Dog Shows Like Crufts Dog Show
Constitute a Powerful Lever for Change
As significant an event as the Boat Race, Grand National, Trooping of the Colours and The FA Cup Final, Crufts Dog Show has become embedded in British National Culture.
Founded by pet food marketing genius, Charles Cruft, The Kennel Club’s flagship – and the world’s largest – canine showcase has established a leading role in raising the standards for breed health and welfare in dogs.
First ‘all-breeds’ dog show
Joining Spratts Patent Company Ltd at the age of 14, Charles Cruft showed great flair and imagination as a salesman for the company which, in the 1860s, made everything from lightning rods to dog biscuits. Cruft’s idea of using dog shows to excite the imagination, and attract public attention to Spratts products, became reality in his first ‘all-breeds’ dog show at the Royal Agricultural Halls in 1891.
Dubiously pitched as ‘the biggest dog show in the world’, the first Crufts attracted an alleged 2,437 entries. The 22,000 to 24,000 dogs showing over today’s 4-day event, is evidence of the show’s phenomenal growth. In 1939, the organisation of the show passed from Cruft’s second wife and widow, Emma Cruft to The Kennel Club.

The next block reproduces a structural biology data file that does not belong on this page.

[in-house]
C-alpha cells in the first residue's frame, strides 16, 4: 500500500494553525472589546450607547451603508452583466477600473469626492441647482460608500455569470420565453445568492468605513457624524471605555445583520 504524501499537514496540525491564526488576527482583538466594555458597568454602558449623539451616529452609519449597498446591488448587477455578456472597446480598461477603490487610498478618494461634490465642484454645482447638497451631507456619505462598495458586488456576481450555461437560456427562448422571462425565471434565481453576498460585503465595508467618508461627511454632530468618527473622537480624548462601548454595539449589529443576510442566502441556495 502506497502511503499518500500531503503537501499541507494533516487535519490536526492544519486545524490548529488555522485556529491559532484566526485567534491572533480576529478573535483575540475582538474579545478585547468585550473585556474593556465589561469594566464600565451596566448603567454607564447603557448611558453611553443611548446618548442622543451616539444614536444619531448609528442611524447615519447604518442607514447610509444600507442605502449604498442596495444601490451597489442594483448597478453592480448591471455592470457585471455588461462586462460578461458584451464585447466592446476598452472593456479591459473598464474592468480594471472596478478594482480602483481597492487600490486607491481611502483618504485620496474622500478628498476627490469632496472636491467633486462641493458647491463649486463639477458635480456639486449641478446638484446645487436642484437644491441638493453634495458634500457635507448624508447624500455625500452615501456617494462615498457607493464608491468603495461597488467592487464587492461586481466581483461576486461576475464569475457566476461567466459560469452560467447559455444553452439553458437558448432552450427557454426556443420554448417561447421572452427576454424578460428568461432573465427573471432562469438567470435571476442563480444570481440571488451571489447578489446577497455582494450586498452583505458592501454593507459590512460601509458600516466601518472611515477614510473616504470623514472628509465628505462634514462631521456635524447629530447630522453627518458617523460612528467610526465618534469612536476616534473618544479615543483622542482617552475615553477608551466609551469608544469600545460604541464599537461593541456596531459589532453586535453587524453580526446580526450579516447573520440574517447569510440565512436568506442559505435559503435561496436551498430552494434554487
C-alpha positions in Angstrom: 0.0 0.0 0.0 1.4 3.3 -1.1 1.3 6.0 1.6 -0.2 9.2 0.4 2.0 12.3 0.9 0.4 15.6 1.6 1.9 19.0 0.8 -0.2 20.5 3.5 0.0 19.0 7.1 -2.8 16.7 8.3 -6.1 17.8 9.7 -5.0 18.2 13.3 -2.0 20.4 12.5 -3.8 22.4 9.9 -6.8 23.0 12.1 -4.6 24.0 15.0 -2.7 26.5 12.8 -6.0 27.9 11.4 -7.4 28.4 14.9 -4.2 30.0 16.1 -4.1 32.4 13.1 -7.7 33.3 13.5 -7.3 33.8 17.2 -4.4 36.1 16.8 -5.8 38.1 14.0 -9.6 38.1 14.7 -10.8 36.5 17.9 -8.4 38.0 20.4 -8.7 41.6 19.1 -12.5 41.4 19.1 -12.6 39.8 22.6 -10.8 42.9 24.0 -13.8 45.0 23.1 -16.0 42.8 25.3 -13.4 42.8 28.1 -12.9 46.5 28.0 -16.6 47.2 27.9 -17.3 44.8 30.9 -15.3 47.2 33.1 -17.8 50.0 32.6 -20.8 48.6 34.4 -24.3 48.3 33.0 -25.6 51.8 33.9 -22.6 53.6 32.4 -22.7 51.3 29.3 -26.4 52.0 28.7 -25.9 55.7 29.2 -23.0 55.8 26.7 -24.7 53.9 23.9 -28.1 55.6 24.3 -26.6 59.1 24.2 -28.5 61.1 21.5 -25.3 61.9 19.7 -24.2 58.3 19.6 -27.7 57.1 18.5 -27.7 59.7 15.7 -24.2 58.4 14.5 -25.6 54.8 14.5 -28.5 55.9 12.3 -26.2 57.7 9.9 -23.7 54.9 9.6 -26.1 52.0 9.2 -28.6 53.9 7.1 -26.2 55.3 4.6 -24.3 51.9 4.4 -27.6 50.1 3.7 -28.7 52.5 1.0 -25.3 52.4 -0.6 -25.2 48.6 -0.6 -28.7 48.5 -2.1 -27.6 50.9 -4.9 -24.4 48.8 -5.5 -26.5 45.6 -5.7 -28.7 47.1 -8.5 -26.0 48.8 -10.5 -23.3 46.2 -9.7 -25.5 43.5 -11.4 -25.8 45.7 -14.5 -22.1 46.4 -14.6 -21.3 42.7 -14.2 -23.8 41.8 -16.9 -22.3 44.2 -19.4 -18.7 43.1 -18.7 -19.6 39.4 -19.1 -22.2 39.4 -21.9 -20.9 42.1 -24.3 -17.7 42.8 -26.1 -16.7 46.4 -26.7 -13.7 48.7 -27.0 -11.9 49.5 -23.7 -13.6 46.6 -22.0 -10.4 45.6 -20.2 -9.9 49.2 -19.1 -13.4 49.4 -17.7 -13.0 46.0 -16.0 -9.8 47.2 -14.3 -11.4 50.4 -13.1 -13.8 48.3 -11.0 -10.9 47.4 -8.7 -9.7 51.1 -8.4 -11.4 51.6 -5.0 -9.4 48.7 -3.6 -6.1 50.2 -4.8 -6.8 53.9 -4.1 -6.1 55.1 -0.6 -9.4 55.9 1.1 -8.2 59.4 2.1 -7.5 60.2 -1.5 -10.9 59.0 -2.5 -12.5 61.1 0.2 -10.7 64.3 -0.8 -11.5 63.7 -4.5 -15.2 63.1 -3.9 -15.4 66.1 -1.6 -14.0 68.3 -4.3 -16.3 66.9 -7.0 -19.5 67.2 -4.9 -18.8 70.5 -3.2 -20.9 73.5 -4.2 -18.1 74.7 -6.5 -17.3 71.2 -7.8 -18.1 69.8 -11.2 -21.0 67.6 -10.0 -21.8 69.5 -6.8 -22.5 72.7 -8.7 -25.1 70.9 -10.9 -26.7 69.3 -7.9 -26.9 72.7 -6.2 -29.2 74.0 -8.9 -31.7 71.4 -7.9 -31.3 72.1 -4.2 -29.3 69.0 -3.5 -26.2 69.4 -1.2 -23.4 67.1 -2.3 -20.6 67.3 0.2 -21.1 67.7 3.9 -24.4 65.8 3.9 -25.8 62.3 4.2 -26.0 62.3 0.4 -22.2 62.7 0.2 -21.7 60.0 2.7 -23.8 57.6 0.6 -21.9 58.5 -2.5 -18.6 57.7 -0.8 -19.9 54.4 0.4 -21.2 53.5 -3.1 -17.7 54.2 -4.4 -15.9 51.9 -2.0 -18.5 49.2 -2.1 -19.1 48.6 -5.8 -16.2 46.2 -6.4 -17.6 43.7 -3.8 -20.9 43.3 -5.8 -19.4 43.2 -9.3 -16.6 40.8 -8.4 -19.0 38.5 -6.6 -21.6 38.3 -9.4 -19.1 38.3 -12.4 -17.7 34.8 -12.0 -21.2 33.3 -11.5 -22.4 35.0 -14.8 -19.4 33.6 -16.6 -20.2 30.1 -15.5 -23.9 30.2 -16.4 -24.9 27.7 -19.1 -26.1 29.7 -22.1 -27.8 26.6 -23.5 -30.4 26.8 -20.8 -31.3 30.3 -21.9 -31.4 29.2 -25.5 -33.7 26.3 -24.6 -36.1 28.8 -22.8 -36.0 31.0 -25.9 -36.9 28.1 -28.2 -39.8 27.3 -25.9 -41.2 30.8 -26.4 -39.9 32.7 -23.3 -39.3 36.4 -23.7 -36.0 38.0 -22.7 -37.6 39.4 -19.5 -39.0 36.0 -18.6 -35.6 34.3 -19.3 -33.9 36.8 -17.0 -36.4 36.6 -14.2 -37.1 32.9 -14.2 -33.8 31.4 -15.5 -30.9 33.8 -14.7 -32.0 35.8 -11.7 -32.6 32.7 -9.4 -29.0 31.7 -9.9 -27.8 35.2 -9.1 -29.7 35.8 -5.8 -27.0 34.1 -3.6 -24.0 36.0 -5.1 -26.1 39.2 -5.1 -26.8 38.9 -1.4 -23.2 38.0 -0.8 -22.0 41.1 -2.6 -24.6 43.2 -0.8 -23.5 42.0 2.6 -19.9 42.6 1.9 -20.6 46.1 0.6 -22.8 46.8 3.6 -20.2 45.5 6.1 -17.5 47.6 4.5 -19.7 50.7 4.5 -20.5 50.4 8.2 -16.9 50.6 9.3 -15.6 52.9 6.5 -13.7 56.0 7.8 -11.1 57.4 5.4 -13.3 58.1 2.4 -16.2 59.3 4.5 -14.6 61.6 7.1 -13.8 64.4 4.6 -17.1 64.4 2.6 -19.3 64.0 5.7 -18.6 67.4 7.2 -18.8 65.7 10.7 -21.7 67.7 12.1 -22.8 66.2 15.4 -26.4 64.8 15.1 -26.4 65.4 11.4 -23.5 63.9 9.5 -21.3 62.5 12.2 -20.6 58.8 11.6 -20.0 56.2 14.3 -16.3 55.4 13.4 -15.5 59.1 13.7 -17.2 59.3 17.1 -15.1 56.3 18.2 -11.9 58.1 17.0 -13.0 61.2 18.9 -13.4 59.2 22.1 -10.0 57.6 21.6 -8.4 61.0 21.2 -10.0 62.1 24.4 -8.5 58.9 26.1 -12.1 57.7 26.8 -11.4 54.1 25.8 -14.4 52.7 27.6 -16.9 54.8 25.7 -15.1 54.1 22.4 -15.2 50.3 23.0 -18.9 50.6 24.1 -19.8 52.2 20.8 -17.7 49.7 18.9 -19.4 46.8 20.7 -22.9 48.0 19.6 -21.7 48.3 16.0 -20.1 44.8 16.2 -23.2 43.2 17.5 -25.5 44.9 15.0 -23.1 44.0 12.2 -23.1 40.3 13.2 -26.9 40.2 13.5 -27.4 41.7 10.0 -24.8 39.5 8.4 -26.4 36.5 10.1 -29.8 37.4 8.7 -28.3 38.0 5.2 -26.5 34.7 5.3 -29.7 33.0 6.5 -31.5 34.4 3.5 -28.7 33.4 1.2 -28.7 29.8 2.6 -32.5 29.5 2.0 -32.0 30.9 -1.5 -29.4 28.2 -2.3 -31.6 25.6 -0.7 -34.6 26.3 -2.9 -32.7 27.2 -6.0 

Evidence from breeders and experts in genetics
In 2010, The Kennel Club together with Dogs Trust jointly funded an enquiry by Sir Patrick Bateson FRS into the effects of dog breeding on dog health and welfare. The Inquiry took evidence from breeders and experts in genetics as well as from animal welfare and veterinary professionals. The work of the Cambridge University-based team included visiting dog shows.
In the conclusions to his inquiry, Sir Patrick said that he was “persuaded that showing and judging [dogs] constitute a powerful lever for change”. Acknowledging that judging at shows cannot be an exact science, Sir Patrick proposed that shows such as Crufts could become a mechanism for rewarding excellence and educating both breeders and show-goers.
Proposals included educating owners and prospective owners
The inquiry featured contributions by The Royal College of Veterinary Surgeons (RCVS) and the British Veterinary (BVA) aimed at preventing extreme breeding problems before they occurred. Proposals included educating owners and prospective owners to change their preferences and expectations of breed characteristics, and buy only from accredited dog breeders.
Sir Patrick suggested that making these improvements could be especially successful if dog show judges picked up on specific health or welfare problems - such as difficulties with movement or breathing – in particular breeds of dog.
The Legacy left by Charles Cruft is more than just another date on the national calendar. Crufts Dog Show is a positive and ongoing contribution to progress in the breeding health, welfare and veterinary care of dogs worldwide.